Caroli­nas clawed

Storm takes aim at Outer Banks for pos­si­ble land­fall

The Morning Call - - FRONT PAGE - By Meg Kin­nard

CHARLESTON, S.C. — Hur­ri­cane Do­rian sideswiped the Caroli­nas with shriek­ing winds, tor­na­does and side­ways rain Thurs­day as it closed in for a pos­si­ble di­rect hit on the dan­ger­ously ex­posed Outer Banks. At least four deaths in the South­east were blamed on the storm.

Twis­ters spun off by Do­rian peeled away roofs and flipped trail­ers, and more than 250,000 homes and busi­nesses were left with­out power as the hur­ri­cane pushed north along the coast­line, its winds weak­en­ing to 105 mph by evening. Trees and power lines lit­tered flooded streets in Charleston’s his­toric down­town. Gusts top­ping 80 mph hit some ar­eas.

The dam­age from the same storm that mauled the Ba­hamas was mer­ci­fully light in many parts of South Carolina and Ge­or­gia as well, and by midafter­noon many of the 1.5 mil­lion peo­ple who had been forced to evac­u­ate in three states were al­lowed to re­turn.

Still, fore­cast­ers warned that Do­rian could run straight over North Carolina’s Outer Banks — the thin line of is­lands that stick out from the U.S. coast — late

Thurs­day or early Friday. To the north, Vir­ginia was also in harm’s way, and a round of evac­u­a­tions was or­dered there.

“We have a long night ahead of us. Every­one needs to stay in a safe place and off the roads un­til the storm passes,” said North Carolina Gov. Roy Cooper.

Af­ter leav­ing at least 20 peo­ple dead when it slammed the Ba­hamas with 185 mph winds, Do­rian swept past Florida at a rel­a­tively safe distance, grazed Ge­or­gia, and then hugged the South Carolina-North Carolina coast­line.

“I think we’re in for a great big mess,” said 61-year-old Les­lie Lanier, who de­cided to stay be­hind and boarded up her home and book­store on Ocra­coke Is­land on the Outer Banks, mak­ing sure to move the vol­umes 5 to 6 feet off the ground.

The Na­tional Hur­ri­cane Cen­ter forecast as much as 15 inches of rain for the coastal Caroli­nas, with flash-flood­ing likely.

In Charleston, a his­toric port city of hand­some an­te­bel­lum homes on a penin­sula that is prone to flood­ing even from or­di­nary storms, Do­rian top­pled about 150 trees, swamped roads and brought down power lines, of­fi­cials said, but the flood­ing and wind weren’t nearly as bad as feared.

Do­rian ap­par­ently spawned at least one tor­nado in North Myr­tle Beach, South Carolina, dam­ag­ing sev­eral homes, and an­other twister touched down in the beach town of Emer­ald Isle, North Carolina, man­gling and over­turn­ing sev­eral trailer homes in a jum­ble of sheet metal. No im­me­di­ate in­juries were re­ported.

In coastal Wilm­ing­ton, North Carolina, just above the South Carolina line, heavy rain fell hor­i­zon­tally, trees bent in the wind and traf­fic lights swayed as the hur­ri­cane drew near.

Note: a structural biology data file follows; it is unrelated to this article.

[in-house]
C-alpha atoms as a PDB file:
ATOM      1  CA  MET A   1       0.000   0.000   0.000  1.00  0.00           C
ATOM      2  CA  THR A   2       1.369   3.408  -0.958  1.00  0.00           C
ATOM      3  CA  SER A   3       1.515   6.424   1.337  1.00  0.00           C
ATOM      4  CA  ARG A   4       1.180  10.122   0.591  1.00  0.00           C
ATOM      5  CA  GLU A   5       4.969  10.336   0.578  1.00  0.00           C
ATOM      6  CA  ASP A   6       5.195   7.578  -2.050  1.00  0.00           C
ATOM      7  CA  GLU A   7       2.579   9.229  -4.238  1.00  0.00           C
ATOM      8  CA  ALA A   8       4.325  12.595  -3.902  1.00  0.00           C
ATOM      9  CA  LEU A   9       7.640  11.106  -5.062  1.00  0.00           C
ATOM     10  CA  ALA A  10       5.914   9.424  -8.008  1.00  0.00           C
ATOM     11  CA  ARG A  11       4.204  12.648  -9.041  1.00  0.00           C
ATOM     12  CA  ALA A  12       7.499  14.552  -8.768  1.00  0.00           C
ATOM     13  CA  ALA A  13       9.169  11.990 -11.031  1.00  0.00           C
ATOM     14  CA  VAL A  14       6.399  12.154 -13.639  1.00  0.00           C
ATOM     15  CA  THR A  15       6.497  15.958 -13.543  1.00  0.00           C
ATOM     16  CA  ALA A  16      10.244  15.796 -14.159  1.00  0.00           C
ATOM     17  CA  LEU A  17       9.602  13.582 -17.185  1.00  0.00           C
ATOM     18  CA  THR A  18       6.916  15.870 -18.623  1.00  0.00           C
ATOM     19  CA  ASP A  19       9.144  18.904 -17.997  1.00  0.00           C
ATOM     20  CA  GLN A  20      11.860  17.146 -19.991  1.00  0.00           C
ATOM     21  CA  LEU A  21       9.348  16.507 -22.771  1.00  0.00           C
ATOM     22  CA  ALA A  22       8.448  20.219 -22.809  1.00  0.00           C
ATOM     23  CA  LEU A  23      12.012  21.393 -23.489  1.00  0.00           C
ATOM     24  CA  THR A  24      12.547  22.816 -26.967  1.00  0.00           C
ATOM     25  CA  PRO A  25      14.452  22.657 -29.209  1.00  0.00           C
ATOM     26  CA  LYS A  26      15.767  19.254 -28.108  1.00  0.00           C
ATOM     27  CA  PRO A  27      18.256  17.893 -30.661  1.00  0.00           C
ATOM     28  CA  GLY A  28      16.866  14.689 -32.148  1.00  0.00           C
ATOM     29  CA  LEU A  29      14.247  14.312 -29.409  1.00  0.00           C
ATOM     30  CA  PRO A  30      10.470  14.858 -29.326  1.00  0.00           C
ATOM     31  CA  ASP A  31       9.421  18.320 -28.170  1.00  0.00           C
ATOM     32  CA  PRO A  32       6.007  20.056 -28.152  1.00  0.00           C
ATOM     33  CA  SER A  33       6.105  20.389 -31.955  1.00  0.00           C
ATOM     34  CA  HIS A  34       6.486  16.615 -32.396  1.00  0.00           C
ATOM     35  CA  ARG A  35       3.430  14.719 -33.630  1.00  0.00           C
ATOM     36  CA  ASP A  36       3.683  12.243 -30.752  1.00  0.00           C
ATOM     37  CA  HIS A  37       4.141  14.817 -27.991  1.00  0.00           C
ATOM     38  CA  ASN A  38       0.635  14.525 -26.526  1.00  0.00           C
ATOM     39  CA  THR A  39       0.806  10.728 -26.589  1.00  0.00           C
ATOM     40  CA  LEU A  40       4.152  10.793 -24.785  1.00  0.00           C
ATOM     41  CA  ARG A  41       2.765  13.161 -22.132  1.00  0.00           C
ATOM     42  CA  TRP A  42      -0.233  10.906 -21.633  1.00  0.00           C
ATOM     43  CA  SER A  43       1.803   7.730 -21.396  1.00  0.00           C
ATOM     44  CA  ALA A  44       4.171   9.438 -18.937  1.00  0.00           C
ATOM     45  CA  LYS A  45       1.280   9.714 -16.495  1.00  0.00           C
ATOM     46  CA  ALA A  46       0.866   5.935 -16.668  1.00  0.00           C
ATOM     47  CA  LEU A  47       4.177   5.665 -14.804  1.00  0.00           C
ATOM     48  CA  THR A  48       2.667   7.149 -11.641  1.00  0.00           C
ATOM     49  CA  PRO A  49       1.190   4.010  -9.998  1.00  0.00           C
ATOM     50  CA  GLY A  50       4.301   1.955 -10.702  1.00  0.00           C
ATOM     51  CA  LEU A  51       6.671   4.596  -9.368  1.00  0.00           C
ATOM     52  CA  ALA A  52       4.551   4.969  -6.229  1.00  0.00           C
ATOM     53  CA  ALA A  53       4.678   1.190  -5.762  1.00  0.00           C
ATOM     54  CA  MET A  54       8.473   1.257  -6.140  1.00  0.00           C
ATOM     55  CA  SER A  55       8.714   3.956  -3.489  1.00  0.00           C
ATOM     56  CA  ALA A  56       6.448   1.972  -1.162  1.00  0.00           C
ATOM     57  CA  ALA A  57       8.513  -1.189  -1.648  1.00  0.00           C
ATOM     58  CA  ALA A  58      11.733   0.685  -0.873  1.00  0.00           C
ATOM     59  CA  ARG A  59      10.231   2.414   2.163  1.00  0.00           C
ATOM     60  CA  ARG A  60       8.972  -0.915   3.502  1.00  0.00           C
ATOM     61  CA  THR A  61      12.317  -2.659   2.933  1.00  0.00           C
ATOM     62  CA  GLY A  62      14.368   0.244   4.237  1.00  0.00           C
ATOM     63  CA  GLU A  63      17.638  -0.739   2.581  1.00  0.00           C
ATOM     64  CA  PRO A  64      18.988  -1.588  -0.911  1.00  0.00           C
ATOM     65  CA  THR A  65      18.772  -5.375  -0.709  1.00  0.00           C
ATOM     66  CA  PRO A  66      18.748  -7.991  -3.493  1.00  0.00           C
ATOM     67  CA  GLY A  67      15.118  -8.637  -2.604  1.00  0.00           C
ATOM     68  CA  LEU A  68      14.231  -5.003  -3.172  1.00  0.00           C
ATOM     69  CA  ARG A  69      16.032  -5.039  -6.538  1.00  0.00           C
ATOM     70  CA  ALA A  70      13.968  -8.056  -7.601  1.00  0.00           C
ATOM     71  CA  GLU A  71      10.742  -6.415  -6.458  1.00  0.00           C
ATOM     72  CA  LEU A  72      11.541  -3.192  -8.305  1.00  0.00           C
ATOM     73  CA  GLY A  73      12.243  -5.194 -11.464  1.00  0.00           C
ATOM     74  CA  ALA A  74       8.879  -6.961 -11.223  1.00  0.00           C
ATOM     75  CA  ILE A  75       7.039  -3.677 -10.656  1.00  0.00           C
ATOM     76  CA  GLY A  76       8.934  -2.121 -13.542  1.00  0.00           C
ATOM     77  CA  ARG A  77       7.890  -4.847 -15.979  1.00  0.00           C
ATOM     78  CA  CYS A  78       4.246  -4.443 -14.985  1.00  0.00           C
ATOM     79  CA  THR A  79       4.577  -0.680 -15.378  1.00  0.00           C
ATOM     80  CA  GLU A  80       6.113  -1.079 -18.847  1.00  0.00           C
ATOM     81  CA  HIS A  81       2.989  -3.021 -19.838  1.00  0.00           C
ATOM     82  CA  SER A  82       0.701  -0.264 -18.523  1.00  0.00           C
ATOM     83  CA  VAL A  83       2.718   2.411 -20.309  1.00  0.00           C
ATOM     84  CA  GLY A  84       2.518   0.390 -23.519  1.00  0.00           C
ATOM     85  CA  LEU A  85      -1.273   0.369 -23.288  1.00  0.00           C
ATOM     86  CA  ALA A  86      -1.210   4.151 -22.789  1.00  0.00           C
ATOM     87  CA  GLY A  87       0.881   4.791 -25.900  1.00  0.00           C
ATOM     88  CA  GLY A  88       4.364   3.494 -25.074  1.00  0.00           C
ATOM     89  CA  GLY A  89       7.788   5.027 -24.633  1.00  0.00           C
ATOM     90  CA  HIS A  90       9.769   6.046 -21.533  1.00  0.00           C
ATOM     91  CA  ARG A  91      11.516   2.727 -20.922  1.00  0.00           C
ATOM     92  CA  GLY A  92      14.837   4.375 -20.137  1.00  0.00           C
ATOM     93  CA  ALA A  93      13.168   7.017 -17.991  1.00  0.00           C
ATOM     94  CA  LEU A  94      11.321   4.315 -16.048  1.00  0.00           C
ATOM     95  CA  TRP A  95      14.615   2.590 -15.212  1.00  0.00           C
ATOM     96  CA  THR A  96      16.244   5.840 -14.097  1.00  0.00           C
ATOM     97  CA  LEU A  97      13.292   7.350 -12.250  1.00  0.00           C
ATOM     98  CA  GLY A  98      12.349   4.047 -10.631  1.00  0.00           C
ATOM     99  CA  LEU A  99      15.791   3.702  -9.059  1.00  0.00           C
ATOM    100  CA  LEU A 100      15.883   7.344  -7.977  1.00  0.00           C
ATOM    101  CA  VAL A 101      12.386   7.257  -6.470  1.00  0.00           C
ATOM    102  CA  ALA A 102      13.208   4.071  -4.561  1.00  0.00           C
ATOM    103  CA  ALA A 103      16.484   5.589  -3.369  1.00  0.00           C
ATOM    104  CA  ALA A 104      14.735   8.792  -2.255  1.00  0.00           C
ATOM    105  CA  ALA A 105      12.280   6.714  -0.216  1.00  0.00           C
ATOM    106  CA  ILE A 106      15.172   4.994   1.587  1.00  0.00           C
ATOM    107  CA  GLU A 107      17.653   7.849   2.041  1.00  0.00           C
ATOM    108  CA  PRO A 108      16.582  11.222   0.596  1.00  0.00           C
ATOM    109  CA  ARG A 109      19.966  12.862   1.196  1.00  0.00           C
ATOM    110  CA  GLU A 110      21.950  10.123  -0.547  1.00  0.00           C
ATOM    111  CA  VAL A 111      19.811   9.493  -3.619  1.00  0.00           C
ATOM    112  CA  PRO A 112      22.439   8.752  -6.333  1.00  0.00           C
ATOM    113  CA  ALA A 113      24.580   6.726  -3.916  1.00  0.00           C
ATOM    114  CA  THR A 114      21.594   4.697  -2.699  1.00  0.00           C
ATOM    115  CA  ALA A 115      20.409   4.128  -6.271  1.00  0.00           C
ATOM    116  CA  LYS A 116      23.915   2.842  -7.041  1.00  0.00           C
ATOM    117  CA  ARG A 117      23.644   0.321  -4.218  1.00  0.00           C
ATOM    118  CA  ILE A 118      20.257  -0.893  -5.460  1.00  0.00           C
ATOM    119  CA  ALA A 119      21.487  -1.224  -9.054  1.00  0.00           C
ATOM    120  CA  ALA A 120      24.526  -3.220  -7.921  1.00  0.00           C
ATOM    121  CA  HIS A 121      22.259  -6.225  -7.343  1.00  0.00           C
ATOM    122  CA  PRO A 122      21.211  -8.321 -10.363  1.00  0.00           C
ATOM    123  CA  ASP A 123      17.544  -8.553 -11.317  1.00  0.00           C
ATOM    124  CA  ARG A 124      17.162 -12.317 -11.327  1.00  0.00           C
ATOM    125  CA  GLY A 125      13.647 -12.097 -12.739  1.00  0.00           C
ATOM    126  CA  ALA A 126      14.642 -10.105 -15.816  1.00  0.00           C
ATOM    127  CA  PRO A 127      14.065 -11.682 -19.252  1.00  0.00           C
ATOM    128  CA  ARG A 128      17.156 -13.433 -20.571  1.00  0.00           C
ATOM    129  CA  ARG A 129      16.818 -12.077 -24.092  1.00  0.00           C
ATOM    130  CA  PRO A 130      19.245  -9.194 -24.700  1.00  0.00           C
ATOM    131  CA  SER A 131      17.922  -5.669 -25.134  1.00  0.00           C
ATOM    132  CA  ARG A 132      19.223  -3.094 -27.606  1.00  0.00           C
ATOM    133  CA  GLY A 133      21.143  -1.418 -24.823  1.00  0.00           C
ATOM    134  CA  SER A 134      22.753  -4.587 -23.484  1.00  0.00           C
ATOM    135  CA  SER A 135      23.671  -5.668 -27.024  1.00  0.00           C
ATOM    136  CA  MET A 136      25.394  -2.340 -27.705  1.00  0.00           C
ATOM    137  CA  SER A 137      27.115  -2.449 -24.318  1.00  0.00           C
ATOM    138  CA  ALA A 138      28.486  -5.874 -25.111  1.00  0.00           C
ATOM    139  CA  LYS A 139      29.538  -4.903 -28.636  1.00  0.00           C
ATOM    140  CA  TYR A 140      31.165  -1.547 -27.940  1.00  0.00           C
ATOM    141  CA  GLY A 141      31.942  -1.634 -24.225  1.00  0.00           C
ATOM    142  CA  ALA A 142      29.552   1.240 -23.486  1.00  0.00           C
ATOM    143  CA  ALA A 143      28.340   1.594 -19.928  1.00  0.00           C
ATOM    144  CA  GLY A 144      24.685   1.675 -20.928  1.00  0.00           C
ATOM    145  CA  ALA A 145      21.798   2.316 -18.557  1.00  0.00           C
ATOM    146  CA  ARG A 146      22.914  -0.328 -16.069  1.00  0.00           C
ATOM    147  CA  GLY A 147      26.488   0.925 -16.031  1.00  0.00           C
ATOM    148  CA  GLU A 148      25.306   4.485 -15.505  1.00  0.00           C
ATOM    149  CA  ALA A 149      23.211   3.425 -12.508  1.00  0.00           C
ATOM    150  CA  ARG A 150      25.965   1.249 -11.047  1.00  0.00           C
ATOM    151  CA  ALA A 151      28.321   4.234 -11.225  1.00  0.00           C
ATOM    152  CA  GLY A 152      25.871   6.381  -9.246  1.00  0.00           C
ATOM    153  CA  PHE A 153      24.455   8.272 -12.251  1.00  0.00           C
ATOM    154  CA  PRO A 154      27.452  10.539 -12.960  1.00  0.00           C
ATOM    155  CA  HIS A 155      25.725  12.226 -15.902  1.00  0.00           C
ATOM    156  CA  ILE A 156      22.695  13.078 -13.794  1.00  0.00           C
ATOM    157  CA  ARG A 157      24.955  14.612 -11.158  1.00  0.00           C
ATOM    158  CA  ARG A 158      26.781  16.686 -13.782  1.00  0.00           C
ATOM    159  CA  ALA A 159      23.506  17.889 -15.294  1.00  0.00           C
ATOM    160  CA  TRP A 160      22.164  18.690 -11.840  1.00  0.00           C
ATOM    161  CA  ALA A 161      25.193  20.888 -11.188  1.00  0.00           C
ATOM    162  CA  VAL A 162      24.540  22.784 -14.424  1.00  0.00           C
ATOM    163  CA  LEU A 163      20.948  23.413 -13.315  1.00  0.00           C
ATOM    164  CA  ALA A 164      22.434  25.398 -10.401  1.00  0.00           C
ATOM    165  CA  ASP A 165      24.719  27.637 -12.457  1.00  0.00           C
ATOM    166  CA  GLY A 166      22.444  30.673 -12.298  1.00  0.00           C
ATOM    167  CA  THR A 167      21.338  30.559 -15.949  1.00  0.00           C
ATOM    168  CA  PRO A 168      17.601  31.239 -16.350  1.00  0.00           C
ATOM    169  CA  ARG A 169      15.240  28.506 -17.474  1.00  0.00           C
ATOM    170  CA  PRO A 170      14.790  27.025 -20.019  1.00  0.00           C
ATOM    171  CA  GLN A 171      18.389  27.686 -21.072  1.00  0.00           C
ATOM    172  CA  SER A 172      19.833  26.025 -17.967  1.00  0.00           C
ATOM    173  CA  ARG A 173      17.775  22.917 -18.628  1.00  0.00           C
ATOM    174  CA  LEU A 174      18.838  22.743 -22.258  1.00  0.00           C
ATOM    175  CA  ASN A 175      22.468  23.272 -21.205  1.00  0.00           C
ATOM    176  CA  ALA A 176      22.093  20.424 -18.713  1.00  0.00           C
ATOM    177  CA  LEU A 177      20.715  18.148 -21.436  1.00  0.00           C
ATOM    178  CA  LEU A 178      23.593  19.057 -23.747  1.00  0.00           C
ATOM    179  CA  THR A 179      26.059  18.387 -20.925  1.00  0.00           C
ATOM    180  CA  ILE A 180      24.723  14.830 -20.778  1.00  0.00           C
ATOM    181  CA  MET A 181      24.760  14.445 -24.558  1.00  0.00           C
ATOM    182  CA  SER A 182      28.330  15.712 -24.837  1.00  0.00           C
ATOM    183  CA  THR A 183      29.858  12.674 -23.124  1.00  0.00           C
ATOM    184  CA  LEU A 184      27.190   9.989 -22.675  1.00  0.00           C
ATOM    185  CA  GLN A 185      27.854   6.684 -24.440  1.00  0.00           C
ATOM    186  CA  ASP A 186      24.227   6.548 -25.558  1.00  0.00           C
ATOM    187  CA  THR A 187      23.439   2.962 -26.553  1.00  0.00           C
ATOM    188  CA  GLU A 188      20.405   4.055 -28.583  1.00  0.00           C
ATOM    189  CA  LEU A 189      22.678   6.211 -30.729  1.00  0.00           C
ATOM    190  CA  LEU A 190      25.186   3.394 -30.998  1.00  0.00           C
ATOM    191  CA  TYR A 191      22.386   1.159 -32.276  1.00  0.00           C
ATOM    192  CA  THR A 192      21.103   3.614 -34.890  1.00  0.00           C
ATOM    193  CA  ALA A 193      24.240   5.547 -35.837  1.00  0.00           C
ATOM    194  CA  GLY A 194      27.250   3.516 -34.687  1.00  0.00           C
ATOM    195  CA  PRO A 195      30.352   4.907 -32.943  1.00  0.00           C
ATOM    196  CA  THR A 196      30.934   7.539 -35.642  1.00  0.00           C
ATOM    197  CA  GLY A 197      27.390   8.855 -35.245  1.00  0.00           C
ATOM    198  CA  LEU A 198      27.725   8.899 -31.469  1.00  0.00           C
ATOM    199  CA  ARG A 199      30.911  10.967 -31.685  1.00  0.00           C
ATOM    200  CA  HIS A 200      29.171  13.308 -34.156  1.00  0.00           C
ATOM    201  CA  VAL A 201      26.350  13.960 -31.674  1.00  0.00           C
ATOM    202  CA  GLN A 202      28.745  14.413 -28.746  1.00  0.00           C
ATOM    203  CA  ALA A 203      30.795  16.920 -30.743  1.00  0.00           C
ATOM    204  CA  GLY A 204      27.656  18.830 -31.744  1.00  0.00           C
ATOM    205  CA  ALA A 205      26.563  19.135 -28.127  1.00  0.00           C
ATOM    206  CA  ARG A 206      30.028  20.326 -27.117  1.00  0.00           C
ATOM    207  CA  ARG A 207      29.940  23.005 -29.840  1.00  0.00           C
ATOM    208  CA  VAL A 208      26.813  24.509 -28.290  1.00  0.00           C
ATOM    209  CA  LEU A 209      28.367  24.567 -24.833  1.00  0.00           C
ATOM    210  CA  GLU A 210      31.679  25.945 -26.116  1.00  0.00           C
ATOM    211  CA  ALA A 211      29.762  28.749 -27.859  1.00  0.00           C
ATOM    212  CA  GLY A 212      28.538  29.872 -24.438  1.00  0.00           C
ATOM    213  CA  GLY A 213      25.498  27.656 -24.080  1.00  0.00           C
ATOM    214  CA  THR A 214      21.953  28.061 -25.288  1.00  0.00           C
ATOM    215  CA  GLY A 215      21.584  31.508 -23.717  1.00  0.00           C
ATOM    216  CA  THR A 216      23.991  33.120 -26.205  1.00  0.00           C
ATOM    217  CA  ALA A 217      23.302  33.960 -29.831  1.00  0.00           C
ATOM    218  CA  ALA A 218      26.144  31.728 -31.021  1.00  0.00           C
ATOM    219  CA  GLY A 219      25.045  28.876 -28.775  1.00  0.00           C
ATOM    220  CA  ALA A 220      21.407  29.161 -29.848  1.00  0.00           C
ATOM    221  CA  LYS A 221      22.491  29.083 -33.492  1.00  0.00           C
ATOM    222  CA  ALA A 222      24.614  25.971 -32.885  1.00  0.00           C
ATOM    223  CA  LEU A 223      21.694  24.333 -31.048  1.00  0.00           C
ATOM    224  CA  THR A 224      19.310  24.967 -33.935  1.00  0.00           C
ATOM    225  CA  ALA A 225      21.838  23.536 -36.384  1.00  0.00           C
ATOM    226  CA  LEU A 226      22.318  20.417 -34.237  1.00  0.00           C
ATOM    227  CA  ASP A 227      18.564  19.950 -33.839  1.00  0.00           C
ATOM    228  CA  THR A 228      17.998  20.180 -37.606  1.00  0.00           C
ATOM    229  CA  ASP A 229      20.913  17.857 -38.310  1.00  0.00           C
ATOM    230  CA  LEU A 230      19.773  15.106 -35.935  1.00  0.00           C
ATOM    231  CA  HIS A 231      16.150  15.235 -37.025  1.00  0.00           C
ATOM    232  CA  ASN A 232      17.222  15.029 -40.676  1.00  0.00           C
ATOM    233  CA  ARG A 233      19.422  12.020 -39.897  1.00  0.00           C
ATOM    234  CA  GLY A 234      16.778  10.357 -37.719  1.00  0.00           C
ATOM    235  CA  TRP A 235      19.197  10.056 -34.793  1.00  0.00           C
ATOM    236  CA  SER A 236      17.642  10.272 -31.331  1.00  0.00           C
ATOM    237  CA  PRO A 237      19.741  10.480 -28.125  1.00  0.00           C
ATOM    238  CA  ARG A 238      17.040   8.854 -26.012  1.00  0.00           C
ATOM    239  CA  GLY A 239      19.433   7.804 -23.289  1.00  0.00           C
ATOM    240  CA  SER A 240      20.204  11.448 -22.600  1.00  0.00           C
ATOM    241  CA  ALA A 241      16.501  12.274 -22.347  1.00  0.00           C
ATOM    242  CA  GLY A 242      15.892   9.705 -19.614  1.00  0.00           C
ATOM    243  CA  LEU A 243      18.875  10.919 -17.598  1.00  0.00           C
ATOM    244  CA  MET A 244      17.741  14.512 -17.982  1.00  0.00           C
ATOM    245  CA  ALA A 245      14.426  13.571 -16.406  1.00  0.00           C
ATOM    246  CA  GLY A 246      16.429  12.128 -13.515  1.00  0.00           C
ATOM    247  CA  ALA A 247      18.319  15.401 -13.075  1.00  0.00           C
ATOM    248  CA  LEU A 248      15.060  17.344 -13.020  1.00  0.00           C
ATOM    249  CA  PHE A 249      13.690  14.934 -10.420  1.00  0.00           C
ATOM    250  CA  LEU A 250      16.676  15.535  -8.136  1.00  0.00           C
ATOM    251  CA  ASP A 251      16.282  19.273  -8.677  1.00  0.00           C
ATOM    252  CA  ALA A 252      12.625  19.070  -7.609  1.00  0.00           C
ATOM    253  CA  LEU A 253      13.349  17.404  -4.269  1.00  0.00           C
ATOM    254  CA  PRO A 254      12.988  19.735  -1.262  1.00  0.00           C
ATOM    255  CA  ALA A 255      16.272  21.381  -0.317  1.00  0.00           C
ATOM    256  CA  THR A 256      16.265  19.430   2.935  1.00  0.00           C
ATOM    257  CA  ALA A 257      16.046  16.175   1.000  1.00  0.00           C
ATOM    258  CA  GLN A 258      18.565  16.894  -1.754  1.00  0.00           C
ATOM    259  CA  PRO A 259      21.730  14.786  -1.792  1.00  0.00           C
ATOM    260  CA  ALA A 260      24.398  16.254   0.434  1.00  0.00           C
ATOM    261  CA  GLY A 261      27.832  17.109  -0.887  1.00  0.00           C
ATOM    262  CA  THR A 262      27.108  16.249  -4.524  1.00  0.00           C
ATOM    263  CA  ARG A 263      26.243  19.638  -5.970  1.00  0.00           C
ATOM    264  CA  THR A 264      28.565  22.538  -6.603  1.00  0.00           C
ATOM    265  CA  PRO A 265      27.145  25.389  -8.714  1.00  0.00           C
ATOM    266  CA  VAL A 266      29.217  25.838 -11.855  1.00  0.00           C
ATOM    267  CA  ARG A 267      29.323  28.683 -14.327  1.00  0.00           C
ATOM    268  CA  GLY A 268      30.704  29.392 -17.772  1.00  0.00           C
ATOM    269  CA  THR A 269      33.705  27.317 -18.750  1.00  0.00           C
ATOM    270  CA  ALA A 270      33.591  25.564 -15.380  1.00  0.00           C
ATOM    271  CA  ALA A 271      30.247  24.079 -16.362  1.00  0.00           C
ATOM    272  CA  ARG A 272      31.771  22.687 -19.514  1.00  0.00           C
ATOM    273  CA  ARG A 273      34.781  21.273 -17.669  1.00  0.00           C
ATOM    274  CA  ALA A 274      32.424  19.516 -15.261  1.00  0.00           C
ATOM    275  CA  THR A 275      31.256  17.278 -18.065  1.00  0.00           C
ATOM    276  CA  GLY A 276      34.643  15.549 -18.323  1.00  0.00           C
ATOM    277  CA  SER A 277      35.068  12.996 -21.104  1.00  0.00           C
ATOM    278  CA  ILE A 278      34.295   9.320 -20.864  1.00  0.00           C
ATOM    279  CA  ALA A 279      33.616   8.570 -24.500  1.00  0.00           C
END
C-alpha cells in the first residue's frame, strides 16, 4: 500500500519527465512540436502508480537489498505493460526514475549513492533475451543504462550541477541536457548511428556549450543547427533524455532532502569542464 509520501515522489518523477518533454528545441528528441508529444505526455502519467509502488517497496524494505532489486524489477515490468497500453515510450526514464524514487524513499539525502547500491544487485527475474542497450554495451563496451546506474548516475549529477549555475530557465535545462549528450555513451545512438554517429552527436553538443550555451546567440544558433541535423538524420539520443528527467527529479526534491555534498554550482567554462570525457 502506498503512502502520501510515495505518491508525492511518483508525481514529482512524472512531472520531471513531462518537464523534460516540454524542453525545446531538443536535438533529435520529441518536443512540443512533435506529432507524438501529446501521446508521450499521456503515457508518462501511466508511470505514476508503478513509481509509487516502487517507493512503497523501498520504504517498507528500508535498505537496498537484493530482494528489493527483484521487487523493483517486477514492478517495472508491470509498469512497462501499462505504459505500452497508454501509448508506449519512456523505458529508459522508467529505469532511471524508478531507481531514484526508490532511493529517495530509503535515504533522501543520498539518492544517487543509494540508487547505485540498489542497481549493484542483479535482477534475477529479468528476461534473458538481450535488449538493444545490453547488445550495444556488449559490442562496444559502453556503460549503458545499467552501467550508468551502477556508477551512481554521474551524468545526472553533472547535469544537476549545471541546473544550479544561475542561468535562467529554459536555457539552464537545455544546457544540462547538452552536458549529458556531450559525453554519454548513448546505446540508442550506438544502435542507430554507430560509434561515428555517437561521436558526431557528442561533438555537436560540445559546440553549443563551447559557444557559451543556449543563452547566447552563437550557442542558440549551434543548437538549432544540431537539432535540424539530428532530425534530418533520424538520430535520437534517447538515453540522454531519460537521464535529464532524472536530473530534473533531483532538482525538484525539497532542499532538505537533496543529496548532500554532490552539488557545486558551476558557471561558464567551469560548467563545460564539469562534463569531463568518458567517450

The four deaths at­trib­uted to the storm took place in Florida and North Carolina. All of them in­volved men who died in falls or by elec­tro­cu­tion while trim­ming trees, putting up storm shut­ters or oth­er­wise get­ting ready for the storm.

At 5 p.m. EDT, Do­rian was cen­tered about 45 miles south­east of Myr­tle Beach, South Carolina, mov­ing at 10 mph with max­i­mum sus­tained winds of 105 mph. Hur­ri­cane-force winds ex­tended about 60 miles from its cen­ter.

As it closed in on the East­ern Se­aboard, Navy ships were or­dered to ride out the storm at sea, and mil­i­tary air­craft were moved in­land. More than 700 air­line flights sched­uled for Thurs­day and Friday were can­celed. And hun­dreds of shel­ter an­i­mals were air­lifted from coastal South Carolina to Delaware.

By mid­day Thurs­day, coastal residents in Ge­or­gia and some South Carolina coun­ties were al­lowed to go back home.

Still, South Carolina Gov. Henry Mc­Mas­ter warned of new dan­gers ahead.

“Don’t be sur­prised if there was wa­ter in your home, you might have an­i­mals, snakes. You don’t know what might be in there, so be very care­ful as you re­turn,” he said.

In the Ba­hamas, search-and-res­cue op­er­a­tions and an in­ter­na­tional hu­man­i­tar­ian ef­fort to help the vic­tims picked up speed Thurs­day, with emergency of­fi­cials fan­ning out across the stricken ar­eas and track­ing down peo­ple who were miss­ing or in dis­tress. Crews be­gan clear­ing streets and set­ting up dis­tri­bu­tion cen­ters for food and wa­ter.

A British Royal Navy ship docked in the Abaco is­lands dis­trib­uted supplies to hur­ri­cane sur­vivors. The United Na­tions an­nounced the pur­chase of 8 tons of ready-to-eat meals and said it will pro­vide satel­lite com­mu­ni­ca­tions equip­ment and air­lift stor­age units, gen­er­a­tors and pre­fab of­fices to set up lo­gis­tics hubs for help­ing the es­ti­mated 76,000 peo­ple who will need food and other re­lief.

In Grand Ba­hama, a Royal Caribbean cruise ship dropped off 10,000 meals, 10,000 bot­tles of wa­ter and more than 180 gen­er­a­tors, as well as di­a­pers and flash­lights.

Crews in Grand Ba­hama worked to re­open the air­port and used heavy equip­ment to pick up branches and palm fronds. Lines formed out­side gas sta­tions and gro­cery stores.

To­tal prop­erty losses, not in­clud­ing in­fra­struc­ture and au­tos, could reach $7 bil­lion, the firm Karen Clark & Co. es­ti­mated.

TOM COPELAND/AP

Emer­ald Isle town em­ploy­ees work to clear the road af­ter a tor­nado hit Emer­ald Isle N.C., as Hur­ri­cane Do­rian moved up the East Coast Thurs­day.

JULIA WALL/THE NEWS & OB­SERVER

Waves pound the Bogue In­let Fish­ing Pier in Emer­ald Isle, North Carolina, as Hur­ri­cane Do­rian moves north off the coast.

JULIA WALL/TNS

Bill Bai­ley, as­sis­tant chief of the Emer­ald Isle Po­lice De­part­ment, walks past a tor­nado dam­aged trailer in the Hol­i­day Trav-l Park on Thurs­day in Emer­ald Isle, N.C.

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